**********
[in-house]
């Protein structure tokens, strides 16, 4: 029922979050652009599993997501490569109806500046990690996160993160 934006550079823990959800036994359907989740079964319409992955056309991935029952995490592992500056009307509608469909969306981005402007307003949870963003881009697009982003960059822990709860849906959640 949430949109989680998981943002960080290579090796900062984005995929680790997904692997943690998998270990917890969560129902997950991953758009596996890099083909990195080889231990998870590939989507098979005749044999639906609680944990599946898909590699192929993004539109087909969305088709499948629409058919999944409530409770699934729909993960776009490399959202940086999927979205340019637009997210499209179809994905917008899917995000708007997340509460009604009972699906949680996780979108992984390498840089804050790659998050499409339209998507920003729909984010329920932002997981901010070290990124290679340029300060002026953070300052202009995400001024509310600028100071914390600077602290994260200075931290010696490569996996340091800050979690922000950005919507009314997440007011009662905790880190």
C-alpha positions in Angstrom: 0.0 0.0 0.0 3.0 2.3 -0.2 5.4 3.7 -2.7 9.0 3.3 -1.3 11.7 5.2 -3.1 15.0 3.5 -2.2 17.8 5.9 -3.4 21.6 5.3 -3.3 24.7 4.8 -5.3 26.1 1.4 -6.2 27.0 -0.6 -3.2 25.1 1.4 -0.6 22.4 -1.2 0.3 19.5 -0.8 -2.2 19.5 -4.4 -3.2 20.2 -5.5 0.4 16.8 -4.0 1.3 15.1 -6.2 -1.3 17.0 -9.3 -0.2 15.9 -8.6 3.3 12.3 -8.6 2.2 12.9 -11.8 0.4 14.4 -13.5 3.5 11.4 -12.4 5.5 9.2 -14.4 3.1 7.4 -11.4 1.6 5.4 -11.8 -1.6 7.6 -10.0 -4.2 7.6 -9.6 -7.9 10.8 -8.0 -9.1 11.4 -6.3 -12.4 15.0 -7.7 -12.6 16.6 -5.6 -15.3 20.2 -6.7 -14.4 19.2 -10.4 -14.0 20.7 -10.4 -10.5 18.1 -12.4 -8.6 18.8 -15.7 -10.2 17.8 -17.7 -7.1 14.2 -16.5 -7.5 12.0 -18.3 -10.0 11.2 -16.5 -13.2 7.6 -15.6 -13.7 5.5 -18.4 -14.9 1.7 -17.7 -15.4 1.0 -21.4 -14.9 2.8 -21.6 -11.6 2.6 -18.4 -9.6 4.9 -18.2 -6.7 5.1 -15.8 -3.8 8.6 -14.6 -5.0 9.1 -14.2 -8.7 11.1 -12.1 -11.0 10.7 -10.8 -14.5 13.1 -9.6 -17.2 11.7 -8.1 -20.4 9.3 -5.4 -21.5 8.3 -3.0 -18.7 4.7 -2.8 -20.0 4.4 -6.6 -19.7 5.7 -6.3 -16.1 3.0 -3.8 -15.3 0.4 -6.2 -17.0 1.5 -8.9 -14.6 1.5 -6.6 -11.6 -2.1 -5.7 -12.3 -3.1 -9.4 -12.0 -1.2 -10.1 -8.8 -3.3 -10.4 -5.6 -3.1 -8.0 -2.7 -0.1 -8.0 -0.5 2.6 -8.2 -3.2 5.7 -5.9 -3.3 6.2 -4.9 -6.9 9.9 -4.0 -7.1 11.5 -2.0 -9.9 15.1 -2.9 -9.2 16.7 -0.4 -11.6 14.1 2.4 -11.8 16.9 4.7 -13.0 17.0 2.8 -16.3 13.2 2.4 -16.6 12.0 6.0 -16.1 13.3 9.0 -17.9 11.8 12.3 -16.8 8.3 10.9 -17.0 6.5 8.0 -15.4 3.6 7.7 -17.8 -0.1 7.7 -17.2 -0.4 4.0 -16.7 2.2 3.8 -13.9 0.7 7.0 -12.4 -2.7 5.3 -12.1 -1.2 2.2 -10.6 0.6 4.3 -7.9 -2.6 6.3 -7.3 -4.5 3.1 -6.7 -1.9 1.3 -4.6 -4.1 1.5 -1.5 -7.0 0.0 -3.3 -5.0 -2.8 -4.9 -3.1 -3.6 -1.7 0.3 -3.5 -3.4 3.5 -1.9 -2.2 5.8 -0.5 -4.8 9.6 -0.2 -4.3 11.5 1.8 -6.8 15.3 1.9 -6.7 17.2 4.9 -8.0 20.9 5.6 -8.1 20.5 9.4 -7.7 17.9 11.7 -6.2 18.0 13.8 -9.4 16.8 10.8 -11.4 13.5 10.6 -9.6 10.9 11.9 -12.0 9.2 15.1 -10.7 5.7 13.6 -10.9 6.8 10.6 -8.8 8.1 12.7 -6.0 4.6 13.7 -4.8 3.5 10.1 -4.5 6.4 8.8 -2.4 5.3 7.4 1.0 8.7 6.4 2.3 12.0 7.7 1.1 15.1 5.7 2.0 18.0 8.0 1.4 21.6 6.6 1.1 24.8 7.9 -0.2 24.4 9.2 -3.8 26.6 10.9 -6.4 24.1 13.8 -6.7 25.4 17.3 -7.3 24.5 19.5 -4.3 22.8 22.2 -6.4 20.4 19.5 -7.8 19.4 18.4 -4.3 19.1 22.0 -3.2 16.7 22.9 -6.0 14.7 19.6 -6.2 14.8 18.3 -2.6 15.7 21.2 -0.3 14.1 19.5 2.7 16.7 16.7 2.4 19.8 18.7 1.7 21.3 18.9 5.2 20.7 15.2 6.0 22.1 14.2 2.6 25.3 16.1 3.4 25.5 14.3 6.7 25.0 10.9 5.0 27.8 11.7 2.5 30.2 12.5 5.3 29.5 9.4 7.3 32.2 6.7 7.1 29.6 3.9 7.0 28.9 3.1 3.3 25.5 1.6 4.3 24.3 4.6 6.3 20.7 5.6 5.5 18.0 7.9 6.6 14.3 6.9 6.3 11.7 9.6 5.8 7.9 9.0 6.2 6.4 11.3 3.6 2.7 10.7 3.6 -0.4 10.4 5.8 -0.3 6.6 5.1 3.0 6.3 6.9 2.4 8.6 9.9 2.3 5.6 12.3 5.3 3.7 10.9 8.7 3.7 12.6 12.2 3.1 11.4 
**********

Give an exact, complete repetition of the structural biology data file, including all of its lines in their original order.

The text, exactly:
[in-house]
């Protein structure tokens, strides 16, 4: 029922979050652009599993997501490569109806500046990690996160993160 934006550079823990959800036994359907989740079964319409992955056309991935029952995490592992500056009307509608469909969306981005402007307003949870963003881009697009982003960059822990709860849906959640 949430949109989680998981943002960080290579090796900062984005995929680790997904692997943690998998270990917890969560129902997950991953758009596996890099083909990195080889231990998870590939989507098979005749044999639906609680944990599946898909590699192929993004539109087909969305088709499948629409058919999944409530409770699934729909993960776009490399959202940086999927979205340019637009997210499209179809994905917008899917995000708007997340509460009604009972699906949680996780979108992984390498840089804050790659998050499409339209998507920003729909984010329920932002997981901010070290990124290679340029300060002026953070300052202009995400001024509310600028100071914390600077602290994260200075931290010696490569996996340091800050979690922000950005919507009314997440007011009662905790880190």
C-alpha positions in Angstrom: 0.0 0.0 0.0 3.0 2.3 -0.2 5.4 3.7 -2.7 9.0 3.3 -1.3 11.7 5.2 -3.1 15.0 3.5 -2.2 17.8 5.9 -3.4 21.6 5.3 -3.3 24.7 4.8 -5.3 26.1 1.4 -6.2 27.0 -0.6 -3.2 25.1 1.4 -0.6 22.4 -1.2 0.3 19.5 -0.8 -2.2 19.5 -4.4 -3.2 20.2 -5.5 0.4 16.8 -4.0 1.3 15.1 -6.2 -1.3 17.0 -9.3 -0.2 15.9 -8.6 3.3 12.3 -8.6 2.2 12.9 -11.8 0.4 14.4 -13.5 3.5 11.4 -12.4 5.5 9.2 -14.4 3.1 7.4 -11.4 1.6 5.4 -11.8 -1.6 7.6 -10.0 -4.2 7.6 -9.6 -7.9 10.8 -8.0 -9.1 11.4 -6.3 -12.4 15.0 -7.7 -12.6 16.6 -5.6 -15.3 20.2 -6.7 -14.4 19.2 -10.4 -14.0 20.7 -10.4 -10.5 18.1 -12.4 -8.6 18.8 -15.7 -10.2 17.8 -17.7 -7.1 14.2 -16.5 -7.5 12.0 -18.3 -10.0 11.2 -16.5 -13.2 7.6 -15.6 -13.7 5.5 -18.4 -14.9 1.7 -17.7 -15.4 1.0 -21.4 -14.9 2.8 -21.6 -11.6 2.6 -18.4 -9.6 4.9 -18.2 -6.7 5.1 -15.8 -3.8 8.6 -14.6 -5.0 9.1 -14.2 -8.7 11.1 -12.1 -11.0 10.7 -10.8 -14.5 13.1 -9.6 -17.2 11.7 -8.1 -20.4 9.3 -5.4 -21.5 8.3 -3.0 -18.7 4.7 -2.8 -20.0 4.4 -6.6 -19.7 5.7 -6.3 -16.1 3.0 -3.8 -15.3 0.4 -6.2 -17.0 1.5 -8.9 -14.6 1.5 -6.6 -11.6 -2.1 -5.7 -12.3 -3.1 -9.4 -12.0 -1.2 -10.1 -8.8 -3.3 -10.4 -5.6 -3.1 -8.0 -2.7 -0.1 -8.0 -0.5 2.6 -8.2 -3.2 5.7 -5.9 -3.3 6.2 -4.9 -6.9 9.9 -4.0 -7.1 11.5 -2.0 -9.9 15.1 -2.9 -9.2 16.7 -0.4 -11.6 14.1 2.4 -11.8 16.9 4.7 -13.0 17.0 2.8 -16.3 13.2 2.4 -16.6 12.0 6.0 -16.1 13.3 9.0 -17.9 11.8 12.3 -16.8 8.3 10.9 -17.0 6.5 8.0 -15.4 3.6 7.7 -17.8 -0.1 7.7 -17.2 -0.4 4.0 -16.7 2.2 3.8 -13.9 0.7 7.0 -12.4 -2.7 5.3 -12.1 -1.2 2.2 -10.6 0.6 4.3 -7.9 -2.6 6.3 -7.3 -4.5 3.1 -6.7 -1.9 1.3 -4.6 -4.1 1.5 -1.5 -7.0 0.0 -3.3 -5.0 -2.8 -4.9 -3.1 -3.6 -1.7 0.3 -3.5 -3.4 3.5 -1.9 -2.2 5.8 -0.5 -4.8 9.6 -0.2 -4.3 11.5 1.8 -6.8 15.3 1.9 -6.7 17.2 4.9 -8.0 20.9 5.6 -8.1 20.5 9.4 -7.7 17.9 11.7 -6.2 18.0 13.8 -9.4 16.8 10.8 -11.4 13.5 10.6 -9.6 10.9 11.9 -12.0 9.2 15.1 -10.7 5.7 13.6 -10.9 6.8 10.6 -8.8 8.1 12.7 -6.0 4.6 13.7 -4.8 3.5 10.1 -4.5 6.4 8.8 -2.4 5.3 7.4 1.0 8.7 6.4 2.3 12.0 7.7 1.1 15.1 5.7 2.0 18.0 8.0 1.4 21.6 6.6 1.1 24.8 7.9 -0.2 24.4 9.2 -3.8 26.6 10.9 -6.4 24.1 13.8 -6.7 25.4 17.3 -7.3 24.5 19.5 -4.3 22.8 22.2 -6.4 20.4 19.5 -7.8 19.4 18.4 -4.3 19.1 22.0 -3.2 16.7 22.9 -6.0 14.7 19.6 -6.2 14.8 18.3 -2.6 15.7 21.2 -0.3 14.1 19.5 2.7 16.7 16.7 2.4 19.8 18.7 1.7 21.3 18.9 5.2 20.7 15.2 6.0 22.1 14.2 2.6 25.3 16.1 3.4 25.5 14.3 6.7 25.0 10.9 5.0 27.8 11.7 2.5 30.2 12.5 5.3 29.5 9.4 7.3 32.2 6.7 7.1 29.6 3.9 7.0 28.9 3.1 3.3 25.5 1.6 4.3 24.3 4.6 6.3 20.7 5.6 5.5 18.0 7.9 6.6 14.3 6.9 6.3 11.7 9.6 5.8 7.9 9.0 6.2 6.4 11.3 3.6 2.7 10.7 3.6 -0.4 10.4 5.8 -0.3 6.6 5.1 3.0 6.3 6.9 2.4 8.6 9.9 2.3 5.6 12.3 5.3 3.7 10.9 8.7 3.7 12.6 12.2 3.1 11.4 